With its financial turnaround virtually completed, Crocs is considering new initiatives in terms of product development and retailing, including the further development of e-commerce, to help reach a double-digit operating margin going forward, while keep gross margins slightly above 50 percent of sales and operating expenses below 40 percent.
The company told analysts at the IRC conference in the U.S. that it will focus on its two key categories – clogs and sandals. Clogs grew by about 18 percent in 2018, representing 55 percent of sales, while sandals went up at a higher rate of 18 percent, making up 13 percent of the turnover.
Both product lines will be enhanced through value-adding visible comfort technologies, starting with the existing Lite Rite cushioning and a new Reviva line of sandals being launched this spring, which uses molded bubbles to deliver a massaging effect.
While e-commerce continues to grow at a double-digit pace, Crocs will prioritize factory outlet stores, which sell a majority of items that are specifically made for this retail channel. Sales to e-tailers represent more than half of the company's wholesale revenues in the U.S. and the rest of the world, including Tmall in China.
Meanwhile, Crocs improved its guidance for the fourth quarter and the full financial year ended on Dec 31, 2018. The management said it was one of the company's best fourth quarters in years, with a turnover estimated at between $211 million to $214 million, well above the top end of its previous guidance of $195 million to $205 million, and an expected operating profit of more than $60 million. Comparatively, revenues had reached a level of $199.1 million in the fourth quarter of 2017.
Crocs continues to expect that its gross margin rose by 0.8 to 1 percentage points in the latest quarter, up from 45.4 percent in the fourth quarter of 2017. As previously predicted, it should have gone up by one percentage point to 51.5 percent for the full year.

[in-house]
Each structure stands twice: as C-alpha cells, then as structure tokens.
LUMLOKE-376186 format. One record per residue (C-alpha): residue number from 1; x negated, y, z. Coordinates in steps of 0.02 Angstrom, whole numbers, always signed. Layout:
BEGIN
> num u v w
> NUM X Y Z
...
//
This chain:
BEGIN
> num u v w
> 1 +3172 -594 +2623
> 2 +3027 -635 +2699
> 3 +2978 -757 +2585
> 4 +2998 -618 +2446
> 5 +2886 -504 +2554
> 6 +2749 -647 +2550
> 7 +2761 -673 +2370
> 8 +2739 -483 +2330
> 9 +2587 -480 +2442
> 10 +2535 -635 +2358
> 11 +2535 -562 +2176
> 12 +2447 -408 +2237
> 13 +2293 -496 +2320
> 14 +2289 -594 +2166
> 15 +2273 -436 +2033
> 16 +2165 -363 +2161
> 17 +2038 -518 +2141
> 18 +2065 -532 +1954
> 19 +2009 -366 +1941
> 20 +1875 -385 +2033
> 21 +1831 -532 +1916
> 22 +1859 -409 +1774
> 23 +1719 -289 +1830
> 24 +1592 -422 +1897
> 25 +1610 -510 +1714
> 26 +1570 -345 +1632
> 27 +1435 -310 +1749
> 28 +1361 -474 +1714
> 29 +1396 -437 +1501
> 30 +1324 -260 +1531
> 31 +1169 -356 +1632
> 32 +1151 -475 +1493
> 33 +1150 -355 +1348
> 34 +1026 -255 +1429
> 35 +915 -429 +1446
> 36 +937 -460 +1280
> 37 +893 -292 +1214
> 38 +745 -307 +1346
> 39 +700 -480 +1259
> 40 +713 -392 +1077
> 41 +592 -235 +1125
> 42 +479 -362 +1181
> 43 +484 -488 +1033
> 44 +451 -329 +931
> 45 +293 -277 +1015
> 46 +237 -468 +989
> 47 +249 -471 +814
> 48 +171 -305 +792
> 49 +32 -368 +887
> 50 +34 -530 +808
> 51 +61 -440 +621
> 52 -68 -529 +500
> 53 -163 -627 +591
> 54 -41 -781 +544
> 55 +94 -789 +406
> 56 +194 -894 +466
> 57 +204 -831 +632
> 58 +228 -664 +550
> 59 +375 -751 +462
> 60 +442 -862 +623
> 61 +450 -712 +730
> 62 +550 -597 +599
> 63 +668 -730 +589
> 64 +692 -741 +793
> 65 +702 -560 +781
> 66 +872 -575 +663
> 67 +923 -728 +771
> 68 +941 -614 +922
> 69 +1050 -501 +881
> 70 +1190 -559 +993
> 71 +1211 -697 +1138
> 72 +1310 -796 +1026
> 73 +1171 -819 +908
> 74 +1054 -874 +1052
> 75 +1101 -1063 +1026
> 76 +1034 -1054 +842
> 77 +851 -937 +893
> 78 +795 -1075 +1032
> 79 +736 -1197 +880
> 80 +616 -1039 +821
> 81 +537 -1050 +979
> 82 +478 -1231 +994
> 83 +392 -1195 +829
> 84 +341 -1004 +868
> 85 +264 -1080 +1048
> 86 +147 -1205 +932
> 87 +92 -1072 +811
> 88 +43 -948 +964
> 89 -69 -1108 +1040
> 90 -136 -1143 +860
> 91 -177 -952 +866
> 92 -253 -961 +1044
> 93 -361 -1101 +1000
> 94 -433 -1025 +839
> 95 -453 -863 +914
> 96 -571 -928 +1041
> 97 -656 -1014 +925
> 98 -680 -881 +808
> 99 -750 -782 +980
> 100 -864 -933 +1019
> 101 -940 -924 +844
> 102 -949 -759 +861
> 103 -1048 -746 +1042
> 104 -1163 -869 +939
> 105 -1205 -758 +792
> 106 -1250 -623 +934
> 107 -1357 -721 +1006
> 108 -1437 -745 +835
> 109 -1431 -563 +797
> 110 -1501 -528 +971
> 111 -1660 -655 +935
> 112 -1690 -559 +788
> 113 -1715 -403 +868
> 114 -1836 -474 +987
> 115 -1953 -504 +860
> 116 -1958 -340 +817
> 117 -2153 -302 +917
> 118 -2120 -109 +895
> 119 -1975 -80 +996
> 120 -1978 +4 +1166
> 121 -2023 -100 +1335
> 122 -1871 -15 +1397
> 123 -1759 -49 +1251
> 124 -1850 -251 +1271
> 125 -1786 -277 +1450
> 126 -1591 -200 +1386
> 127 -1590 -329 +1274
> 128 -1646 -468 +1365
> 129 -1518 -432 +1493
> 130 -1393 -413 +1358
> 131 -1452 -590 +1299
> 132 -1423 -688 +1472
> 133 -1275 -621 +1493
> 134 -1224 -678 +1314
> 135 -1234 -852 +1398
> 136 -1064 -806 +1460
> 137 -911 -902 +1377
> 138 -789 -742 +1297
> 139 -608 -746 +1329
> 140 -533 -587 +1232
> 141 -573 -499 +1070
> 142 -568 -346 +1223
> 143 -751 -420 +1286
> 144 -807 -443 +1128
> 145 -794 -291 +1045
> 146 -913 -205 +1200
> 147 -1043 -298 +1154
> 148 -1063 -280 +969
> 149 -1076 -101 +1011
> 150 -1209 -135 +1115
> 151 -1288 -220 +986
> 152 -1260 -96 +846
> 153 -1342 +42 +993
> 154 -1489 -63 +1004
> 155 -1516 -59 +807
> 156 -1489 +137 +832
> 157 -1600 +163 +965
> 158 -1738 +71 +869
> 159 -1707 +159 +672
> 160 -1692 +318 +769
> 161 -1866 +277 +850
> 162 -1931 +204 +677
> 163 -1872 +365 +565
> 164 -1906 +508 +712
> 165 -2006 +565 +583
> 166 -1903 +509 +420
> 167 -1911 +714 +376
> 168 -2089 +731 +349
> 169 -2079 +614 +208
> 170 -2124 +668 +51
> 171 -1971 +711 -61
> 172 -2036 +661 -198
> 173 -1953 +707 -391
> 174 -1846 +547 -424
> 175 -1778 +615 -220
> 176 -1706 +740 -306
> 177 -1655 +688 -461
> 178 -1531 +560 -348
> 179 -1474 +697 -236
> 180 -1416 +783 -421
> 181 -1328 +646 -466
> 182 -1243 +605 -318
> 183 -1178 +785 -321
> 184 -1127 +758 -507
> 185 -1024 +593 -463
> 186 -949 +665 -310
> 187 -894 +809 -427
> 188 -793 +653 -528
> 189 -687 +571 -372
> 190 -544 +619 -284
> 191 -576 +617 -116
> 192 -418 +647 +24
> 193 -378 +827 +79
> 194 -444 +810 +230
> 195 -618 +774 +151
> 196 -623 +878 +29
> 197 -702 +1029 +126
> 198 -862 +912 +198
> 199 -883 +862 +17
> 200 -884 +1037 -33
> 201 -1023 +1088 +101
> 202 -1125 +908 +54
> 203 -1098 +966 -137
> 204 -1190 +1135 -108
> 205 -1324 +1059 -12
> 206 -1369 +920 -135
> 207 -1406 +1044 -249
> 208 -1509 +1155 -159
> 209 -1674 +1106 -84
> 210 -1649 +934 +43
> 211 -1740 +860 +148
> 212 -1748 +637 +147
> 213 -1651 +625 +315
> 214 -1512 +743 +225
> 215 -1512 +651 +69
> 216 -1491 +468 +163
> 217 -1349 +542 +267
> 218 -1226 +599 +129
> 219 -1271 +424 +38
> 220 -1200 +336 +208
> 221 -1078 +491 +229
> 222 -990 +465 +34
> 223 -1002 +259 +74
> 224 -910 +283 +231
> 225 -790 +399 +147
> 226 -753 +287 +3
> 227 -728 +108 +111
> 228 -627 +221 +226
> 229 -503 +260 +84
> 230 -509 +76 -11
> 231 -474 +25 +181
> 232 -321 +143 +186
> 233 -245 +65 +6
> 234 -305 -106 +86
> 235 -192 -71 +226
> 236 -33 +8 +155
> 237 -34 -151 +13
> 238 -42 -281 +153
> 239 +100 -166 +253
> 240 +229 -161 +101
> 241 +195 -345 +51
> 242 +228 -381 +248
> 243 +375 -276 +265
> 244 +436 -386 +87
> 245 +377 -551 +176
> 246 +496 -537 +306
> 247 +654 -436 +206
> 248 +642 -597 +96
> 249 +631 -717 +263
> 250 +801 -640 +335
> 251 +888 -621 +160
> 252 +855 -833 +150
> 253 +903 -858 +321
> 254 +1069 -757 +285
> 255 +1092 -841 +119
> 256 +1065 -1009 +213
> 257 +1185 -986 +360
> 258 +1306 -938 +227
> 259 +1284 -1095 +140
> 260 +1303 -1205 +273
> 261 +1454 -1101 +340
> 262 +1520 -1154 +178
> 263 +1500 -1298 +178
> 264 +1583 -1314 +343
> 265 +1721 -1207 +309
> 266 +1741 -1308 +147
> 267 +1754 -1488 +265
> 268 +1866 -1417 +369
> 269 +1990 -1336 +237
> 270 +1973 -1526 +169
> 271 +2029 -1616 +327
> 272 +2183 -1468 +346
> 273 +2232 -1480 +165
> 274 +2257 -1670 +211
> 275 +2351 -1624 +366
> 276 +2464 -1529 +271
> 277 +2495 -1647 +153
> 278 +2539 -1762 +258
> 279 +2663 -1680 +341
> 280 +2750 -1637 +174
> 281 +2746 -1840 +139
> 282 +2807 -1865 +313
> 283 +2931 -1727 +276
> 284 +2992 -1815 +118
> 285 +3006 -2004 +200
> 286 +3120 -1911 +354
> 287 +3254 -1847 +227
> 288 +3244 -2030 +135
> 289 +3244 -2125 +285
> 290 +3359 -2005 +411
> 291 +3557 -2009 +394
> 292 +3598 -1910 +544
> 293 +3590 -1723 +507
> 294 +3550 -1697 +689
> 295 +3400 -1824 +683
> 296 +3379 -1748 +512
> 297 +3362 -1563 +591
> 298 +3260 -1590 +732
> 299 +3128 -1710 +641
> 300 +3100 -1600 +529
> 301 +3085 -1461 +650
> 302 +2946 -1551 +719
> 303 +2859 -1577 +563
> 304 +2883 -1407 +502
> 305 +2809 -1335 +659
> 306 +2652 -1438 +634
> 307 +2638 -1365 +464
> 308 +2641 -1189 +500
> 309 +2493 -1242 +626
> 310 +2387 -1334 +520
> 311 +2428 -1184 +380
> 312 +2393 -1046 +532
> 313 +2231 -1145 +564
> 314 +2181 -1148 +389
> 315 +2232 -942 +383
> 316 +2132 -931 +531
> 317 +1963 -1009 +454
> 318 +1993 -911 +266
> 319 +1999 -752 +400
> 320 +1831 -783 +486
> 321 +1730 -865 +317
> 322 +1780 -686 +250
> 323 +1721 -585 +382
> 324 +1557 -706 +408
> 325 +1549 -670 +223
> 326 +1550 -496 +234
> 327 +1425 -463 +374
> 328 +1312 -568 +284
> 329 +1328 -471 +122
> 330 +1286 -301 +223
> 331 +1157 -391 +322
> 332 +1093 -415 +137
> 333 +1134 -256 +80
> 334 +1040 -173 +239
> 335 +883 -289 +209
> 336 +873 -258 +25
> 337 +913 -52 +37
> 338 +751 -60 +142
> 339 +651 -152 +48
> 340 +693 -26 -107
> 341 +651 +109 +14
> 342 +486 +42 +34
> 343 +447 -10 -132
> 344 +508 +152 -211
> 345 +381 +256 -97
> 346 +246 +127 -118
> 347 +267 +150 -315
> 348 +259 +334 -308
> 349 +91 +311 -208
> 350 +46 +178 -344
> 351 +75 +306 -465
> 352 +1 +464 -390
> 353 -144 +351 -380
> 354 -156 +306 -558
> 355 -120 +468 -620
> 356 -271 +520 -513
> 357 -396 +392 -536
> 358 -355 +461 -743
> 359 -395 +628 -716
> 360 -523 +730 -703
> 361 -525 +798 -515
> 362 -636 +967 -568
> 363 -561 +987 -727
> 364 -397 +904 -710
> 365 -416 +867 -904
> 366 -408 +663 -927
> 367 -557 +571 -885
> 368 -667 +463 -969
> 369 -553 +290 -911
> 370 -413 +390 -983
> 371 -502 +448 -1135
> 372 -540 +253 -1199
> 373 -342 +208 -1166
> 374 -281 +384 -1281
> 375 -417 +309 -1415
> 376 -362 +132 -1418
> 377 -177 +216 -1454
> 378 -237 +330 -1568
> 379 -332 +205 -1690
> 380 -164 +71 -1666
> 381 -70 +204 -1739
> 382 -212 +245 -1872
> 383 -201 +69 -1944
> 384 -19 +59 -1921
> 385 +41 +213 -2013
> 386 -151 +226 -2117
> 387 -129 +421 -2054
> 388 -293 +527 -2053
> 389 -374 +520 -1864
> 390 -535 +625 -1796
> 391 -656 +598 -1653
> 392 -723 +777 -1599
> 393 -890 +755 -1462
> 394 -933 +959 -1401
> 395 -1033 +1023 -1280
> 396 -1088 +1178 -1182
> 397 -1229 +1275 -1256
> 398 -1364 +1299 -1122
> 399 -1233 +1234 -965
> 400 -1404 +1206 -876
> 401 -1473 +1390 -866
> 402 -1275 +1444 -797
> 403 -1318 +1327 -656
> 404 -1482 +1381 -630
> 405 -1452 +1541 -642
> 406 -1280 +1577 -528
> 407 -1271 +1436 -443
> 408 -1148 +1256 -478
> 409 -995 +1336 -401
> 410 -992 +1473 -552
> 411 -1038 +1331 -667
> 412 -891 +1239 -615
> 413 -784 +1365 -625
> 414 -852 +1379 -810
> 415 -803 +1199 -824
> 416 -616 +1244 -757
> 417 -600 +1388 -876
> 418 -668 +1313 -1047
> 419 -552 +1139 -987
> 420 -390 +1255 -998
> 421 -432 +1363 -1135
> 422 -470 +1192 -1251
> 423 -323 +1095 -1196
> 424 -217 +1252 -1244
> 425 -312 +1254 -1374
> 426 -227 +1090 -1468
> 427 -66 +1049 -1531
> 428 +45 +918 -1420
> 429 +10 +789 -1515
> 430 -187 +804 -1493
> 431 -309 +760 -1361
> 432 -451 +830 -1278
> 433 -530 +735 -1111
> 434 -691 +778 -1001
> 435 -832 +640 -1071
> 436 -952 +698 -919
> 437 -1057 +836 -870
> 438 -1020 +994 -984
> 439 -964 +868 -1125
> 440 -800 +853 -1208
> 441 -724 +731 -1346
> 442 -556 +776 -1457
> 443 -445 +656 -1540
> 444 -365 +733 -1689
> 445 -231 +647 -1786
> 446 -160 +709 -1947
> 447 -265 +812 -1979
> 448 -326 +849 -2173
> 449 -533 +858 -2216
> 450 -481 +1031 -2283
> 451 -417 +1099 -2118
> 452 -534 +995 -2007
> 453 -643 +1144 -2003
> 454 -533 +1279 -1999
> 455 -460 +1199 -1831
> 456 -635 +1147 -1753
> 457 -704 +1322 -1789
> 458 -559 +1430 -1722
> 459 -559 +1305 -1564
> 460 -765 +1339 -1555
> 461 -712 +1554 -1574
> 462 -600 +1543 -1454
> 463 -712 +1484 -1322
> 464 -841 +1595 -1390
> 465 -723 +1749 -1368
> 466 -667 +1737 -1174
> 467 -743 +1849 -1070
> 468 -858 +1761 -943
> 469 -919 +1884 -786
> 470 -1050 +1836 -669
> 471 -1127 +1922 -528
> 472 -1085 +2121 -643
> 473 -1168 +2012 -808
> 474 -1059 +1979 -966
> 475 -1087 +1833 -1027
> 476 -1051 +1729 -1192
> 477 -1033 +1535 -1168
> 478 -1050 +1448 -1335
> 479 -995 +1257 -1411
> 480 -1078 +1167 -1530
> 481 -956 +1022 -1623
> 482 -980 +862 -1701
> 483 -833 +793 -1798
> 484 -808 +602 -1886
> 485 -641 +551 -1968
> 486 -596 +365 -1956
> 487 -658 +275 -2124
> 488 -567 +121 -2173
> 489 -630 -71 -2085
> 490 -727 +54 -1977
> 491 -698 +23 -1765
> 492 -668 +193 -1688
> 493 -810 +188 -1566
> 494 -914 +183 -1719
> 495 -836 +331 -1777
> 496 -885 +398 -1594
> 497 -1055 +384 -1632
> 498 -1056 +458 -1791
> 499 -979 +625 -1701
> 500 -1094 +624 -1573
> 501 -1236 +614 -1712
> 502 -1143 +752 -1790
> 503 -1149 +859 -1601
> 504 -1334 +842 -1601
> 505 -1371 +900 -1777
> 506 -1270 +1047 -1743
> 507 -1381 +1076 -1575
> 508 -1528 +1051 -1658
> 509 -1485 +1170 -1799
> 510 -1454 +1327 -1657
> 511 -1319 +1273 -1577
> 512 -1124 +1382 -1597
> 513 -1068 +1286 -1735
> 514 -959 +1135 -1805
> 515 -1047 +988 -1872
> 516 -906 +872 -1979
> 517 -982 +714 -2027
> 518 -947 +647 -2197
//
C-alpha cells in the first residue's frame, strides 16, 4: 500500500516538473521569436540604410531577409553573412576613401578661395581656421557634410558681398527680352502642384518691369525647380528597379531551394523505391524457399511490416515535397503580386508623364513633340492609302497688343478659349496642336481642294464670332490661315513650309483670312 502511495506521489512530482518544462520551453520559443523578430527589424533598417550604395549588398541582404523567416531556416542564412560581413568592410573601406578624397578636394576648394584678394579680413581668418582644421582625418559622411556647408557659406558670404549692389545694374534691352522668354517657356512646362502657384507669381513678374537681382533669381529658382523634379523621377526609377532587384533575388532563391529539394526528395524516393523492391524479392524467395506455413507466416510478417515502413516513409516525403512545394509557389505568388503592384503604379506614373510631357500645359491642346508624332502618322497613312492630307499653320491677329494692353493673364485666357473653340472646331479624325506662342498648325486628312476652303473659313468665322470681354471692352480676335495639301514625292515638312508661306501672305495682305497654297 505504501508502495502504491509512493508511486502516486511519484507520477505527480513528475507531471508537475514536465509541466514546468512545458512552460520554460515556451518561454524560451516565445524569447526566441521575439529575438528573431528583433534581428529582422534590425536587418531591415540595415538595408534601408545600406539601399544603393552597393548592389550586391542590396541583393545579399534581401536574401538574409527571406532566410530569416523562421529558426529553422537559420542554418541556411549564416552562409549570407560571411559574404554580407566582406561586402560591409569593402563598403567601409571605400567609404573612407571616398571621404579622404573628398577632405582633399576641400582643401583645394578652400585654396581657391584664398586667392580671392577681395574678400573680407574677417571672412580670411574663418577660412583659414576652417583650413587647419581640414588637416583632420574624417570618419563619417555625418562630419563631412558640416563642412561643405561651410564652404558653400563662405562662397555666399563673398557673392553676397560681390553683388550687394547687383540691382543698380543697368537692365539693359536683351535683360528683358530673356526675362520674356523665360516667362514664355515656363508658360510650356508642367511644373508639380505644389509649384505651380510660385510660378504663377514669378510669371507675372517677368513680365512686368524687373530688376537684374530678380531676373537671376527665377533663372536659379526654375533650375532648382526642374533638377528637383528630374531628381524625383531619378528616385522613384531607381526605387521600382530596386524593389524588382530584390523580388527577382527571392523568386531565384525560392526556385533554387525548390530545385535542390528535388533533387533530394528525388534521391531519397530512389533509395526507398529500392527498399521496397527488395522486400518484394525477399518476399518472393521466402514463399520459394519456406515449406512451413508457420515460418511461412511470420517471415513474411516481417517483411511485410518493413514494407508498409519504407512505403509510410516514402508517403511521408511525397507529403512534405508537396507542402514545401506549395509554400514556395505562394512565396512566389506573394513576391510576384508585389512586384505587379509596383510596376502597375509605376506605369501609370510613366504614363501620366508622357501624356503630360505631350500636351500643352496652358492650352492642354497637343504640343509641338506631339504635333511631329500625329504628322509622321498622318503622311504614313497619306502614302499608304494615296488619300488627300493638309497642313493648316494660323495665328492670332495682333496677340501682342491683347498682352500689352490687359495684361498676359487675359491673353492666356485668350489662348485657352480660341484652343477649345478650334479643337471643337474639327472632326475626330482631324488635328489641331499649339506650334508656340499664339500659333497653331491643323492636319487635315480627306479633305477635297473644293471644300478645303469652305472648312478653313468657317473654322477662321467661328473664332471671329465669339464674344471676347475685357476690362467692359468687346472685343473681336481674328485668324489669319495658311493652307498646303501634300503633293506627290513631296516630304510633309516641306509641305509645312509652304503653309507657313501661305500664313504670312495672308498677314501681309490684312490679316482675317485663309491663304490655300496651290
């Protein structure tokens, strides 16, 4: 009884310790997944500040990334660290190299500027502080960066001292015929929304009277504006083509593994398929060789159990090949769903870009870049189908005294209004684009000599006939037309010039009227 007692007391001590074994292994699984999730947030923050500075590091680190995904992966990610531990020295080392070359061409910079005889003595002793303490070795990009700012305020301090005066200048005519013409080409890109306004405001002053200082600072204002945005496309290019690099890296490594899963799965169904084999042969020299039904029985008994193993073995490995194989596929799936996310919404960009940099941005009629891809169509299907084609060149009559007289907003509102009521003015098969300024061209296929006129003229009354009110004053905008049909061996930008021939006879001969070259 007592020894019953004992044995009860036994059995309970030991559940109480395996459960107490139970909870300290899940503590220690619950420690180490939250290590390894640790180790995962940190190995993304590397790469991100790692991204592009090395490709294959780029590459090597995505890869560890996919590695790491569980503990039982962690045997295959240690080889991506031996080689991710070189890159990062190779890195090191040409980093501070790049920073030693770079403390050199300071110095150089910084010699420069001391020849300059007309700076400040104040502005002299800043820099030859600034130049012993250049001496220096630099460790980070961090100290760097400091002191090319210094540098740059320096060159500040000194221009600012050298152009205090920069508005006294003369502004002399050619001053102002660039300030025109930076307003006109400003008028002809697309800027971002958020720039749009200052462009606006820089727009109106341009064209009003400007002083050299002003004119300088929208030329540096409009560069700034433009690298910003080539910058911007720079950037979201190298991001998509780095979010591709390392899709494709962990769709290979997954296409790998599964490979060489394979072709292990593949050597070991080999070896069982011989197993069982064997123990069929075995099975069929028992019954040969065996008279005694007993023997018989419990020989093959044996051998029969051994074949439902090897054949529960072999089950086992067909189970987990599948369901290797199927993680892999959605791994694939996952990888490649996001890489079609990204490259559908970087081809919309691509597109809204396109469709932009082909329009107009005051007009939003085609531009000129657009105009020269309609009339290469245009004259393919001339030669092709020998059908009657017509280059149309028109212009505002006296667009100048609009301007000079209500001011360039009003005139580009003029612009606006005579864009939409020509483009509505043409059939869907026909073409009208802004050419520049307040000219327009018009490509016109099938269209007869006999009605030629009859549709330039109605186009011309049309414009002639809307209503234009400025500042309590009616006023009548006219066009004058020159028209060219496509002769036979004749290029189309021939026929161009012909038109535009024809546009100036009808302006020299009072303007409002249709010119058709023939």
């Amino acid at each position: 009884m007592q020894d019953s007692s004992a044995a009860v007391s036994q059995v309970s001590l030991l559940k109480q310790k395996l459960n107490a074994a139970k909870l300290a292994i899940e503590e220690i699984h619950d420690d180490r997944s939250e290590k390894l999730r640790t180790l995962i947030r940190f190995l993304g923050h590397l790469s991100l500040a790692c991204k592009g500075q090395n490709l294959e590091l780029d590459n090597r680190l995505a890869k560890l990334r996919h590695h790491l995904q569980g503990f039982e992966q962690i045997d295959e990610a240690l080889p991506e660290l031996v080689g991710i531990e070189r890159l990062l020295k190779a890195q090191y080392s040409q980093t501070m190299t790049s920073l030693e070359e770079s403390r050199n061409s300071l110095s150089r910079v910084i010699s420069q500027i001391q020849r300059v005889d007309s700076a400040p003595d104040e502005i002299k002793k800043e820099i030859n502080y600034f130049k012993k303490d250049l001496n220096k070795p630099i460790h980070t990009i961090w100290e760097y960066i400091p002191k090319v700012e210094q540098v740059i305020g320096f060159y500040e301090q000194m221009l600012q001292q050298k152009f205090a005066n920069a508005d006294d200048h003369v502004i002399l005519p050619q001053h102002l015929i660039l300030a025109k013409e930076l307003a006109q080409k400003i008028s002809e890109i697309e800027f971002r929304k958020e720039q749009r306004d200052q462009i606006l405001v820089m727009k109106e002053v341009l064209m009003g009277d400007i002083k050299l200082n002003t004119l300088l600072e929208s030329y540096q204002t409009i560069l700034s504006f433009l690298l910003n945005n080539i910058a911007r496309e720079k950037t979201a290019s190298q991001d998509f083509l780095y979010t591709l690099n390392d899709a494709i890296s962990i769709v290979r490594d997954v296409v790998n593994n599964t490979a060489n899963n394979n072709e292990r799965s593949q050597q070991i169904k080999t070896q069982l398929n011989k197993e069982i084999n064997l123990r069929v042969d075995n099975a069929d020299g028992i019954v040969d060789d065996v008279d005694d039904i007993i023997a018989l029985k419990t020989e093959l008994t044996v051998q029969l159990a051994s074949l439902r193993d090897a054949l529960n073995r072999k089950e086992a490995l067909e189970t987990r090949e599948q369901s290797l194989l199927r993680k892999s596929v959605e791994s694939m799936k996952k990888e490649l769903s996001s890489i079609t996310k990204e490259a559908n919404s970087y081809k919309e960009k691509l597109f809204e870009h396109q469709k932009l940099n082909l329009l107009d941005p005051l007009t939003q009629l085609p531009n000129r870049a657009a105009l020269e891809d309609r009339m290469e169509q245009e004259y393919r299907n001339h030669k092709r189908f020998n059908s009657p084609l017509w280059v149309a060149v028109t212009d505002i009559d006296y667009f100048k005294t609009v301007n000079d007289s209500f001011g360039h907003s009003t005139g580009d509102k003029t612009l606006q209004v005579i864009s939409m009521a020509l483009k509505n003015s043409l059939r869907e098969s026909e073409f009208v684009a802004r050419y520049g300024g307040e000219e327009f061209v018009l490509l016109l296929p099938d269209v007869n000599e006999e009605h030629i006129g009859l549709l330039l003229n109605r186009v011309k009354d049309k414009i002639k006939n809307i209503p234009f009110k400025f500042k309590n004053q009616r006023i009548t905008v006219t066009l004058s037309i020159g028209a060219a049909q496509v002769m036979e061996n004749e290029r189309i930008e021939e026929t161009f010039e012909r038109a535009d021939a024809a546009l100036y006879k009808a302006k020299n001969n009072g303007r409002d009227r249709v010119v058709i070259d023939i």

Classic and lined clogs were standouts in the quarter, and strong results in North America contributed to this performance. The management said that the demand for its shoes is now year-round.
For the full 2018 financial year, the company now anticipates revenues to grow by approximately 6 percent, instead of a prior guidance predicting revenue growth of 4 to 5 percent – up from $1,023.5 million in 2017.
Crocs also revised up its expectations for profits. Income from operations is now anticipated to be higher than $60 million, up from its prior guidance that it would be slightly lower than $60 million, as compared with $17.3 million in 2017.
The management credited its restructuring efforts for the big jump in income from operations. Last year, after booking a loss of $31.7 million in 2016, the management announced that it would close its subsidiary in Taiwan and shut down 160 stores globally by the end of 2018.
The emphasis on retailing has shifted from full-price stores, which now make up only one-third of the fleet, to outlet stores, which represent more than half of the total store count. The balance consists of kiosks and shop-in-shops.
Regarding the year 2019, Crocs continues to expect a mid-single digit increase over 2018 revenues, and anticipates that e-commerce and wholesale growth will more than offset lower retail revenues associated with its lower store count, which it expects to reduce sales by approximately $25 million. On a comparable store basis, this year's sales are expected to go up at a mid-to-high single-digit rate from its anticipated 2018 revenues.